It was one of the cloud of questions hanging over the Miami Heat last year: Does Pat Riley really trust Erik Spoelstra to coach the team, or does he have someone else in mind? (Maybe someone in a sharp suit with slicked-back hair.)
You can check that off the list.
Pat Riley said the Heat have given Spoelstra a contract extension, according to a tweet from Tom Haberstroh of ESPN. The deal adds two seasons beyond this one for a total of $6 million. Riley added the Heat have one of the great young coaches in the league, a guy on his way to a Hall of Fame career.
Conspiracy theorists will argue this doesn’t make a difference — you can sack Spoelstra just as easy now, the buyout is just a little larger. And this much is true — there is pressure on whoever coaches the Heat right now because they are contenders and should be winning rings in the next few years.
But Spoelstra is Riley’s guy. His protégée, not someone filling space until a real coach comes along. The players respect Spoelstra, they trust him. LeBron James trusts Spoelstra. Dwyane Wade trusts Spoelstra. He took them to the NBA finals. That bond is formed. A new coach would mean time needed to learn a new system and it would mean changes to how Riley likes things done. Spoelstra is more of an extension of Riley who does not threaten his power in the organization.
This is real. Spoelstra is not going anywhere, not for a while. But the pressure is on everyone in Miami to win.
With so much focus in recent weeks being on NBA players speaking out on social issues, it’s worth remembering that Kareem Abdul-Jabbar has been one of the most vocal athletes in America on these things for decades. The Hall of Fame and all-time leading scorer in NBA history addressed the Democratic National Convention on Thursday evening, urging voters to vote for Hillary Clinton in November, and opened his remarks by introducing himself as Michael Jordan, because “Donald Trump couldn’t tell the difference.”
You can watch the video of his speech below:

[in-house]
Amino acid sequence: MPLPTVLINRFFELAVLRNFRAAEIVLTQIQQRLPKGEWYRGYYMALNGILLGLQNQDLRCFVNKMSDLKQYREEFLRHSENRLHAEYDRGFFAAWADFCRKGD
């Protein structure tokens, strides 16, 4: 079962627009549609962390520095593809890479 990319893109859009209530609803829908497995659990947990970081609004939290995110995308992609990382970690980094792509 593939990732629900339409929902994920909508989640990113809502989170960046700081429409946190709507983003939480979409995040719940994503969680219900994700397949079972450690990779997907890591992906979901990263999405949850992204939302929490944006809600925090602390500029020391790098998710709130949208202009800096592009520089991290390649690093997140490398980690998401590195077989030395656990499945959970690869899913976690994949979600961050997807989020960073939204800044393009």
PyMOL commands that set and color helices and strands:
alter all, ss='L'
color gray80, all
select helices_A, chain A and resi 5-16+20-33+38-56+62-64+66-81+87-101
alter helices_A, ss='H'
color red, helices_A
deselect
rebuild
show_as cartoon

In the weeks since Kevin Durant announced he was signing with the Golden State Warriors, we have yet to hear Russell Westbrook speak on his former teammate’s decision. This week, ESPN.com’s Royce Young indicated in a podcast interview that Durant was telling Westbrook and others in the days leading up to his decision that he was coming back to Oklahoma City. He later walked back his report, saying he misspoke. On Thursday, Durant himself told The Vertical‘s Shams Charania that he never said any such thing, or misled Westbrook or anyone else about his intentions.
“It’s false,” Durant told The Vertical on Thursday. “I didn’t say that – words about me telling Russell or Nick that I would stay or leave never came out of my mouth. We met as teammates, but no promises came out of it. In this day and age, I can’t control anything people claim out there. Someone can go out and say something random right now, and people will believe it.
“I never told Russell or Nick [Collison], ‘All right, guys, I’m coming back to the Thunder’ – and then a week later, I decide not to. Never happened. I don’t operate like that. I heard people say that story, but it’s not the truth.”
So that settles that.
CHICAGO (AP) The Chicago Bulls have signed guard Spencer Dinwiddie.
The Bulls acquired Dinwiddie in a trade with Detroit last month and waived him three weeks ago. He spent two years with the Pistons and appeared in 12 games last season, averaging 4.8 points and 13.3 minutes.
The Bulls announced the move Thursday.